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Obesity now begins in kindergarten? What new study says

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(CBS) Chubby kids might be cute, but childhood obesity is known to raise the risk for diabetes and heart disease. And an alarming new study shows that even by kindergarten age, large numbers of American kids have a body mass index (BMI) that suggests they're on the path to obesity.

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The proportion of kids who are heavy rises markedly during elementary school, with the biggest gains coming between first and third grades - and excess weight gain is particularly common among Hispanic children and black girls.

"It not just kids who are already overweight getting more and more so," study author Ashlesha Datar, a senior economist at California-based RAND Corp., told HealthDay. "There is an entire shift. Even those who are normal weight are gaining weight."

For the study - published online Nov. 21 in the journal Pediatrics - researchers pored over nine years of height and weight information on almost 6,000 white, black, and Hispanic schoolchildren participating in the ongoing Early Childhood Longitudinal Study. The researchers found that nearly 40 percent of kids began kindergarten with a BMI at the upper end of the growth charts (BMI greater than the 75th percentile).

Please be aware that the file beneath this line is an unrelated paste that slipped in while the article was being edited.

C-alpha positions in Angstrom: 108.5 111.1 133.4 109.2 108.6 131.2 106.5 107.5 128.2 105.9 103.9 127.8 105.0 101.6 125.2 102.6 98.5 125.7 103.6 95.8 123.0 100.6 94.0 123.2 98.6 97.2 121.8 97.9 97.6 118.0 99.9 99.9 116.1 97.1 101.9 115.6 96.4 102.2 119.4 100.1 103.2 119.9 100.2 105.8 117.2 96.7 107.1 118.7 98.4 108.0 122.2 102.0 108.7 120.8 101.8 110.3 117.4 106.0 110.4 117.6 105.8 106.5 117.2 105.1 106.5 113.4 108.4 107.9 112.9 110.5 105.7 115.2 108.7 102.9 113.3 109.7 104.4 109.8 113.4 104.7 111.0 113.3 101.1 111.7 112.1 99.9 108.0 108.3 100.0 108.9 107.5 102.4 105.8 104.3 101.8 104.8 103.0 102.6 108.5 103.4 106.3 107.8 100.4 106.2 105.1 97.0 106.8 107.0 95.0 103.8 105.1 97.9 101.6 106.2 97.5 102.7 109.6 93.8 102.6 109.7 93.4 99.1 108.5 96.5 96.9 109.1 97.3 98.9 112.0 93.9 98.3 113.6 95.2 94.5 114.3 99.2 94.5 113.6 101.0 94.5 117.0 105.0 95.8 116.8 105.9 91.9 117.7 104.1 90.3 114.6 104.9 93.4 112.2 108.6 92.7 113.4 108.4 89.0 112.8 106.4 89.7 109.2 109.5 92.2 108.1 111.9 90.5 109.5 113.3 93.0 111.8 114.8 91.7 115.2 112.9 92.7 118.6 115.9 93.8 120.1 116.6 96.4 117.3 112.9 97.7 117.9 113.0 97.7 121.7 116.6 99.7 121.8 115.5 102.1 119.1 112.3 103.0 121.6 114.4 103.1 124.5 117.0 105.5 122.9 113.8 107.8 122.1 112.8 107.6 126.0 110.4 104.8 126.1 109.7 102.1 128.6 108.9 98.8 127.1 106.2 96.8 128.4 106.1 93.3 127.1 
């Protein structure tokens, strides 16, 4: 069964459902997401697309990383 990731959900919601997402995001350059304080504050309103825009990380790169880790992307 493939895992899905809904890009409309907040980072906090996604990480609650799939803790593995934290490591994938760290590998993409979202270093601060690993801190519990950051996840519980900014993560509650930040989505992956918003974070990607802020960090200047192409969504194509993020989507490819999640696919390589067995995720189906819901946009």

A child with a BMI between the 85th and 95th percentiles is considered overweight, while a child whose BMI is at or above the 95th percentile is considered obese.

What's making youngsters so heavy? Experts have pointed at all sorts of possible causes, including the ready availability ofhigh-calorie snacks to video games, TV, and other examples of technology that get in the way of calorie-burning exercise.

Whatever the explanation, the finding suggests that the first few years of elementary school are a critical time for interventions aimed at preventing obesity. As the authors concluded, "Interventions aimed at preventing excess weight gain among adolescents might be too late."

The CDC has more on childhood obesity.